Damian Aspinall’s Extraordinary Gorilla Encounter

By | May 18, 2010

Damian Aspinall's Extraordinary Gorilla Encounter

Conservationist Damian Aspinall raised Kwibi, a lowland gorilla, at Howletts Wild Animal Park in England. When Kwibi was five, he was released into the forests of Gabon, West Africa as part of program to re-introduce gorillas back into the wild. Five years later, Aspinall went in search of Kwibi, now 10-years-old, and much bigger, stronger and unpredictable. Here’s what happened:

An interesting insight into memory and emotion in our primate cousins. – via The Daily Grail

Wild.

2 thoughts on “Damian Aspinall’s Extraordinary Gorilla Encounter

  1. Ann

    This is a really nice video about the gorilla’s attraction for his “friend,” the human.

    But, it is so very dangerous to be with wild animals. I don’t know if it’s true, but a Brit once told me about a keeper of animals in a park in England who had his arm literally torn from its socket and ripped from his body by a chimp in a sort of emotional outburst.

    Africa is such a beautiful place, though. In the places where I was in East Africa, I never saw a fence. Although the land may have been owned, at least by the state in some fashion or other, it certainly wasn’t occupied by humans in most places. In these areas are really wild animals. Even at the campus of the University of Dar es Salaam in the city of Dar es Salaam, the largest city in Tanzania, quite by accident I walked up to a baboon-like primate who was a meter or more tall and about 40 or so kg. on a second story balcony quietly eating a fruit he had picked from a nearby tree. I was startled because I didn’t expect to see such a large animal so close. He was only 2 or so meters away. He looked at me square in the eyes as I looked at him. But, he just finished his fruit and went on his way effortlessly reaching for and climbing onto a limb of a nearby tree. The strength these animals possess is incredible. They make any human, no matter how strong, appear so weak.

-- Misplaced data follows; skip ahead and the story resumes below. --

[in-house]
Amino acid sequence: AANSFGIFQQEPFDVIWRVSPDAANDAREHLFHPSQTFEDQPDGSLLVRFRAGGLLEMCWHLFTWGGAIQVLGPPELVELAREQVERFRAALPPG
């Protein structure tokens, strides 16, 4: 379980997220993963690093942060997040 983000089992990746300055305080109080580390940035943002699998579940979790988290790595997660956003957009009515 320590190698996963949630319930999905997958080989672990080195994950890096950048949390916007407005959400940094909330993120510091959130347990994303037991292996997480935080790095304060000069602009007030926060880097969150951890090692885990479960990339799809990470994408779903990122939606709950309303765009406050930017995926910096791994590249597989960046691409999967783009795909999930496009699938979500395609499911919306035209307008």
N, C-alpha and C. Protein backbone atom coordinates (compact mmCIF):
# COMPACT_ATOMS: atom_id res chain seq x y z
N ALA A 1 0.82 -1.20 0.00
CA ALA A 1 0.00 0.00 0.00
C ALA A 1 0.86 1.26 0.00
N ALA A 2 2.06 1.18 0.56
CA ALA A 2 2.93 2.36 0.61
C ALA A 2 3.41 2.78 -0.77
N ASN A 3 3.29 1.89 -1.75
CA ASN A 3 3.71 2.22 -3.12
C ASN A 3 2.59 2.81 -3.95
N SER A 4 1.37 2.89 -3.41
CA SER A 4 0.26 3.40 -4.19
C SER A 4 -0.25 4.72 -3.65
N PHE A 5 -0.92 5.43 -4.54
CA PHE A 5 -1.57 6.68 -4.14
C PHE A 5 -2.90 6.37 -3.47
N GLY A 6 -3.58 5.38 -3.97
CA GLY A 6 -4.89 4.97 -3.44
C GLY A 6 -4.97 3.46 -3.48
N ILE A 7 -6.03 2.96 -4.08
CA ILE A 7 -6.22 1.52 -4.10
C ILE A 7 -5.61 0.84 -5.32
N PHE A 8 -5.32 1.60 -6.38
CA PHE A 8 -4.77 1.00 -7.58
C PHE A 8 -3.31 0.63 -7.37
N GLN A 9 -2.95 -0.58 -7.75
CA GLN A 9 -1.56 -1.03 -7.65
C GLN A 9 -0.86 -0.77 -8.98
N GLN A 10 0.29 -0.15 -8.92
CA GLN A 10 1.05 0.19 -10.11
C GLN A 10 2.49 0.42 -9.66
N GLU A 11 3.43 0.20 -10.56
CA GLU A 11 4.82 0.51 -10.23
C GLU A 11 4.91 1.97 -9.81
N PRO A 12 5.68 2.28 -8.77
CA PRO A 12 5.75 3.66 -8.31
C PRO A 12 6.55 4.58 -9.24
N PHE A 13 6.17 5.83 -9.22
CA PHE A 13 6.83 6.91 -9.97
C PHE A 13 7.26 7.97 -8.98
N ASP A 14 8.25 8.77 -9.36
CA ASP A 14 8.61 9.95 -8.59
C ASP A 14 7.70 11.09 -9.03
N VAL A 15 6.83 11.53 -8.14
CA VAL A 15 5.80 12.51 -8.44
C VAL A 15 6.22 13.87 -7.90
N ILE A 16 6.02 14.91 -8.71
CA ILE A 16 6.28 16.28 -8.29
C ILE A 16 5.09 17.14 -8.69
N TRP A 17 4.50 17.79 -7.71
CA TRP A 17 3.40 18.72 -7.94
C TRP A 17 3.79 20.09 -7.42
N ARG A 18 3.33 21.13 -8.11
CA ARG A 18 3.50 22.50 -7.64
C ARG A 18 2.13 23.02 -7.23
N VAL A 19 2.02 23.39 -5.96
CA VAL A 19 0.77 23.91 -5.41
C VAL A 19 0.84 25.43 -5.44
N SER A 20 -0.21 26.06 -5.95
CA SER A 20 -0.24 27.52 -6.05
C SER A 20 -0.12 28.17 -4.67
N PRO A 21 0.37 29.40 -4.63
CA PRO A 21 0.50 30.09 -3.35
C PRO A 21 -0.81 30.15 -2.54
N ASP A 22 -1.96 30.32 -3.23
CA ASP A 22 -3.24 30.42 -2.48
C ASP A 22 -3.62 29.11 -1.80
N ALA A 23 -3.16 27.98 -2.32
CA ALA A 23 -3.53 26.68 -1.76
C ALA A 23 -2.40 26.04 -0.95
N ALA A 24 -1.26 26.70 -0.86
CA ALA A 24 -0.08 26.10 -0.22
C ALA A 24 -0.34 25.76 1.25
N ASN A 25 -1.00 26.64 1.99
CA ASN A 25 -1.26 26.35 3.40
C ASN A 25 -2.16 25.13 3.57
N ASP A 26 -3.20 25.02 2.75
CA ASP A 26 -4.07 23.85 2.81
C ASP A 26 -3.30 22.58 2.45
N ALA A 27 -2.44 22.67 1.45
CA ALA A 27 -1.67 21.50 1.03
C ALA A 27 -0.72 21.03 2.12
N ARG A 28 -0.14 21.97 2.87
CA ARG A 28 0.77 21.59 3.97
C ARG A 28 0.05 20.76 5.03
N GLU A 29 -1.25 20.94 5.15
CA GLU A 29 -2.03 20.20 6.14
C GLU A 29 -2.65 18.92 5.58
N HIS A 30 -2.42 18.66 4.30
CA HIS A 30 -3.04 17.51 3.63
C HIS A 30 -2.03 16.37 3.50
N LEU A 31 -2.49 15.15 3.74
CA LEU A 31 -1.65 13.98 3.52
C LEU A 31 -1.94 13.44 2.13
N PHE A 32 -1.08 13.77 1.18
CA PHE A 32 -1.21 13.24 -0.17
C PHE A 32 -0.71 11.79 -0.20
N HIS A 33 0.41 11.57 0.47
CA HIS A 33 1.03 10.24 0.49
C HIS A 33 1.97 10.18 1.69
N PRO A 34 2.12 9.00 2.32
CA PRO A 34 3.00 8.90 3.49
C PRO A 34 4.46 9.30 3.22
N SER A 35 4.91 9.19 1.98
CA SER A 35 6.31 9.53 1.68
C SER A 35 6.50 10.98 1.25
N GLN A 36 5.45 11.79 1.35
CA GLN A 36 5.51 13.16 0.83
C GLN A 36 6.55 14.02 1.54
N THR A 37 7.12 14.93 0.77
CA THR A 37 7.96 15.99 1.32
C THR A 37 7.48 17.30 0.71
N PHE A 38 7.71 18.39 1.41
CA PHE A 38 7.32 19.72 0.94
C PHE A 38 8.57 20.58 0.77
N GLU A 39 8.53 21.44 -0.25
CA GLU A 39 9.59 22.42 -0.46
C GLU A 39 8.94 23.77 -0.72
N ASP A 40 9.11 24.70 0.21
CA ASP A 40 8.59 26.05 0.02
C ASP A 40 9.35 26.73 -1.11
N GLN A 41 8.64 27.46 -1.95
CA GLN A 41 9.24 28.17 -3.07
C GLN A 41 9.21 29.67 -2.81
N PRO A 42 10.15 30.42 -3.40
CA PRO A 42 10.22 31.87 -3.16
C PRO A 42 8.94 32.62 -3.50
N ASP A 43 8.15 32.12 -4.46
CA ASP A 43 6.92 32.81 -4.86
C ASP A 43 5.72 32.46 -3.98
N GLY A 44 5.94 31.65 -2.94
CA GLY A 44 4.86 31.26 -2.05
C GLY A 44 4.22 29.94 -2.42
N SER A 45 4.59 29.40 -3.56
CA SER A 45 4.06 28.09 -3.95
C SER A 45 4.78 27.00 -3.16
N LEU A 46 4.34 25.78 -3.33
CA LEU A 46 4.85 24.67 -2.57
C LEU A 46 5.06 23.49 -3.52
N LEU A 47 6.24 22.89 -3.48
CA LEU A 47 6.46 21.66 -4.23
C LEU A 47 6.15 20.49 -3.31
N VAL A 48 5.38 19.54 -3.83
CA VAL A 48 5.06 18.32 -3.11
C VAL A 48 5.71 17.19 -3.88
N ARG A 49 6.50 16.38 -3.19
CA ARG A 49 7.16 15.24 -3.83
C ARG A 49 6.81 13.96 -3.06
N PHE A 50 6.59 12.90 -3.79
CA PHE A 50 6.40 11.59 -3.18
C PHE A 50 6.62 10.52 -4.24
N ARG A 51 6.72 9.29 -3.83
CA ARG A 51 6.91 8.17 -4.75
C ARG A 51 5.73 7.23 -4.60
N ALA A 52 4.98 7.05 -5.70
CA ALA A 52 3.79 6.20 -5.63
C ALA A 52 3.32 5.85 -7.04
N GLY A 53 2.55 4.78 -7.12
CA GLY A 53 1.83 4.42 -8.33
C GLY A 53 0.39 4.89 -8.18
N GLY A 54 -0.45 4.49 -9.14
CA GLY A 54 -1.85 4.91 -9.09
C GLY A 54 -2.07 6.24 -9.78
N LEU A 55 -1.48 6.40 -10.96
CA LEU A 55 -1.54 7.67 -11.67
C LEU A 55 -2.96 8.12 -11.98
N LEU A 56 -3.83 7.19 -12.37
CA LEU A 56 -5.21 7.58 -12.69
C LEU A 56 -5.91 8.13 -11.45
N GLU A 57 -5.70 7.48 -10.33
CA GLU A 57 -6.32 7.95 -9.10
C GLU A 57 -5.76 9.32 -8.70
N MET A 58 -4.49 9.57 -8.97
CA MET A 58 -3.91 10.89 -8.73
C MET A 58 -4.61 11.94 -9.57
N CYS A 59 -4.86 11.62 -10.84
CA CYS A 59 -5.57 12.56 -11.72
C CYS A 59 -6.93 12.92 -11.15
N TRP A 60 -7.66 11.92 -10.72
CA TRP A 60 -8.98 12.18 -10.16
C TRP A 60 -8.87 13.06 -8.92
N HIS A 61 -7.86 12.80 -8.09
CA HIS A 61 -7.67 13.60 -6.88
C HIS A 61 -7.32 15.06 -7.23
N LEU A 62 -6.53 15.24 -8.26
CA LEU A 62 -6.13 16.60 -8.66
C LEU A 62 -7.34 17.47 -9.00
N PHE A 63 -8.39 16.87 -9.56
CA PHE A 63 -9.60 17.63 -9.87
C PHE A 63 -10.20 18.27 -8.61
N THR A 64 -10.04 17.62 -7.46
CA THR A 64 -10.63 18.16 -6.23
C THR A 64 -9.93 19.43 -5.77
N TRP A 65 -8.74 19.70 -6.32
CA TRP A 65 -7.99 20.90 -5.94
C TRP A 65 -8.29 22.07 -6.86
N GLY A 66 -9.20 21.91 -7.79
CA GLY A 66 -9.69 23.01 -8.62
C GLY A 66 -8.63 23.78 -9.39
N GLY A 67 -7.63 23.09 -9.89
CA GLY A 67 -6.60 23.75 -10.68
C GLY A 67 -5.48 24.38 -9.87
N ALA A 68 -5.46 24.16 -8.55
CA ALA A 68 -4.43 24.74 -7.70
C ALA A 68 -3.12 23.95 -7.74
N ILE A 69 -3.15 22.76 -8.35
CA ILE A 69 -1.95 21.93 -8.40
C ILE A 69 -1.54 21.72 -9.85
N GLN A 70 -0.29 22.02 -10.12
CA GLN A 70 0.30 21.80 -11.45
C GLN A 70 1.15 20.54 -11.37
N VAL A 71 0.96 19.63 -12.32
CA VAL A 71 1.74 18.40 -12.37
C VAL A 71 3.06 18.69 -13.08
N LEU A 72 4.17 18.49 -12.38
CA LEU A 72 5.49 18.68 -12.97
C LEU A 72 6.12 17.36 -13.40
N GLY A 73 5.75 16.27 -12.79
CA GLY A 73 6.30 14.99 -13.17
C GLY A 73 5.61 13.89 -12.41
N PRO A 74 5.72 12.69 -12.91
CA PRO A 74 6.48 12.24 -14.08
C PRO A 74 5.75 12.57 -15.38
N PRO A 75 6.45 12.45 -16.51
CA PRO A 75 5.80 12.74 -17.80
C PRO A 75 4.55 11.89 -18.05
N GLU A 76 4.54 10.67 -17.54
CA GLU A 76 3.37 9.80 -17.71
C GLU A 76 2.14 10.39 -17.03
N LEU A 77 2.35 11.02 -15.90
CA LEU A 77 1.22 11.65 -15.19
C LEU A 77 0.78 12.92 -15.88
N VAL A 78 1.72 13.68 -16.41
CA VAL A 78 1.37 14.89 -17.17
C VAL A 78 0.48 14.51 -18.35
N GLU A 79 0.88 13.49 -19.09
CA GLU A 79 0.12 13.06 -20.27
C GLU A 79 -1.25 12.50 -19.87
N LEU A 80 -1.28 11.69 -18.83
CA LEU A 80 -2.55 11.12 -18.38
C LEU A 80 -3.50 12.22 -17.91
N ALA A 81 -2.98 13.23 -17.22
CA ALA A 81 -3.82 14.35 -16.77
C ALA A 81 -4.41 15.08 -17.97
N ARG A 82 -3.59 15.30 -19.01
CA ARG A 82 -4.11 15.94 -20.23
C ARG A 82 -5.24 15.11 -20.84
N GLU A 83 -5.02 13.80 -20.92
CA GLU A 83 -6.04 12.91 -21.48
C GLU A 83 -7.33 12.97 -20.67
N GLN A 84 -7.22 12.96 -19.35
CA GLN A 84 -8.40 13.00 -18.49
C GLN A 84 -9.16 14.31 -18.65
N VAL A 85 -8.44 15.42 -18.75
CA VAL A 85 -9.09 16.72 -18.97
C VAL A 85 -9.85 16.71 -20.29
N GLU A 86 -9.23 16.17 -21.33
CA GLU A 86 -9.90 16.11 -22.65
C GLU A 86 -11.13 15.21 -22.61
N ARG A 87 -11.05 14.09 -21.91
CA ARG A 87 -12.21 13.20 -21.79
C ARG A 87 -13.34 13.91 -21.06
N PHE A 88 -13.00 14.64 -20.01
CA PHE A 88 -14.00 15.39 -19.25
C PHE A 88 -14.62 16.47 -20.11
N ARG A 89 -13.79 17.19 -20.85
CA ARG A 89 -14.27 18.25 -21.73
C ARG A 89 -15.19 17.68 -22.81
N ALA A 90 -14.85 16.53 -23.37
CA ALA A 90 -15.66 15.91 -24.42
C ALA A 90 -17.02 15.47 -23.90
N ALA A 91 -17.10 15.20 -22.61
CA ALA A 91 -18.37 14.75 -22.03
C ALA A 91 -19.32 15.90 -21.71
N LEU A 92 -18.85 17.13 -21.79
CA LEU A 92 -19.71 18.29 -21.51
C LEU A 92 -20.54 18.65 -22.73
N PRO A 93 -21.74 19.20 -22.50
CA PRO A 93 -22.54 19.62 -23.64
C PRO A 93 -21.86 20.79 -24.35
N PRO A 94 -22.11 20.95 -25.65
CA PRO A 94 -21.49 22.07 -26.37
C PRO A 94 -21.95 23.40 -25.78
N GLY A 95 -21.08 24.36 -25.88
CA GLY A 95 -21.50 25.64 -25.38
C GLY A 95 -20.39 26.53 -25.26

At another time I was following a trail just outside the same city, when I saw something, I thought, was very beautiful hidden shrubbery along the trail. What was that? I thought, as I passed by it. I returned to see what it was. As I leaned over and peered into the bushes I discovered it was the hide of animal, a lizard, a monitor lizard, I found out later. It must have stood over a meter high because I didn’t have to bend over very far to be only inches away from it, before it grunted like a pig and went deeper into dark greenery. These animals are really dangerous, so I was told.

    But, the scariest experience was waking up one morning out in the bush and seeing large cat prints around the tent where I slept the night before.

    But, you know, no matter how wild and pristine these places are, Western civilization has made its mark. DDT and other petro-chemicals are found in the blood of these animals as they are found all over the world – even in the densest rain forests, to the arctic and the Antarctic. Even today after it was banned in 1972, carcinogenic DDT or its metabolites are found in breast milk of women in the U.S. Homo sapiens are really one messy animal which has not, yet, learned how to cleanup after itself.

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